In 1914, European powers went to war with one another. Social Darwinism of the late 19th century and intense nationalism made countries confident in their ability to win the war. However, new military weapons caused millions of deaths and devastated the European economy. WWI brought the use of total war, that involved civilians as well as soldiers, and the senseless battles of trench war stalemate.
McKay, John "A History of Western Europe" pg 830-841
The Treaty of Versailles was one of several treaties that came out of peace negotiations in Paris in January 1919. Under the treaty, Germany was forced to give up, and return, specific territories in Europe, Asia, and Africa. The treaty also contained a 'war guilt clause' which gave Germany all the blame for the war and required repayment for all civilian damages. The Treaty of Versailles was signed by German representatives on June 28, 1919 and caused tensions within Germany.
McKay, John "A History of Western Europe" pgs 859-860
The French occupied Ruhr after Germany refused to pay reparations laid out in the Treaty of Versailles. In opposition to French occupation, the German governments ordered a boycott of all jobs. Ruhr was the industrial center of Germany and the boycott had lasting effects on the German economy.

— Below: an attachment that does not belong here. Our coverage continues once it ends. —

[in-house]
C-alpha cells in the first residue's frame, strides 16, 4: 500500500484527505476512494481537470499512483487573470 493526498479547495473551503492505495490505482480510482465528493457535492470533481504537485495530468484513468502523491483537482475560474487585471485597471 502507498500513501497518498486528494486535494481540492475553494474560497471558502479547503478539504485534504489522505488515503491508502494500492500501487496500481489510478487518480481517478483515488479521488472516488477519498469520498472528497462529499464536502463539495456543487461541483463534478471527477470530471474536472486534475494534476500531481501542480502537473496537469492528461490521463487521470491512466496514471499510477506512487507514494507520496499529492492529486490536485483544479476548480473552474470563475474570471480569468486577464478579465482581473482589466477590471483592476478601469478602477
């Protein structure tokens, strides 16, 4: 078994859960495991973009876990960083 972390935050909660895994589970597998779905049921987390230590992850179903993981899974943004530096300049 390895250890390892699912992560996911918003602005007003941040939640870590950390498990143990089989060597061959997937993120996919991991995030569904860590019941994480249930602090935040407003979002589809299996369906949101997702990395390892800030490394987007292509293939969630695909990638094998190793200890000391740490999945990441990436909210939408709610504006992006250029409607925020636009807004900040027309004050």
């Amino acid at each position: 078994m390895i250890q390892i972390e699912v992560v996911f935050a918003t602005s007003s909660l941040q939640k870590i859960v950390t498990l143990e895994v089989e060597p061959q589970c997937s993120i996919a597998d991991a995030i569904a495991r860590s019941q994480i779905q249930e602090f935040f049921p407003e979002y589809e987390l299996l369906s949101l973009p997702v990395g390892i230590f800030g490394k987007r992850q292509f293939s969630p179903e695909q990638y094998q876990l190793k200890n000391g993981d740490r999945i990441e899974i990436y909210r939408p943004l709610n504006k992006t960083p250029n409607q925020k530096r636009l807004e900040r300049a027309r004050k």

McKay, John "A History of Western Europe" pf 887
World War II gripped all of Europe, as well as the United States and Japan, in war. World War II officially began with the German invasion of Poland in 1939 and ended with the Japanese signed of surrender on August 15, 1945. The war included the Holocaust which resulted in the death and displacement of millions of European Jews.
McKay, John "A Western History of Europe" pg 916-925
The Cold War sparked out of tensions between the United States and the Soviet Union following the Second World War. Although the exact dates are difficult to pinpoint, in October 1945, President Truman denounced governments with forced administrations, alluding the U.S.S.R. involvement in communist governments in Europe. The Cold War divided Europe, as well as the rest of the world, between communist supporters and western-democratic supporters.
The Vietnam War was closely related to the Cold War and the division between the communist North Vietnam and Western-supporting South Vietnam. Although the war was unofficial, the United States pledged hundreds of thousands of soldiers. In the 1960s, the war drew vast criticism in the United States as well as in Europe.
McKay, John "A History of Western Europe" pg 988
In January 1968, Alexander Dubcek was elected prime minister in Czechoslovakia. Dubcek was a more liberal leader who supported dramatic reforms and called for "socialism with a human face".
McKay, John "A Western History of Europe" pg 992
Dadaism was an artistic movement that grew out of reaction to the atrocities of World War I. Dadaist tried to capture the absurd and meaningless aspects of life. Although it is difficult to specifically date an artistic movement, Dadaism originated from a group of artist who were exiled in Zurich and decreased in the 1930s amid the change in the political climate.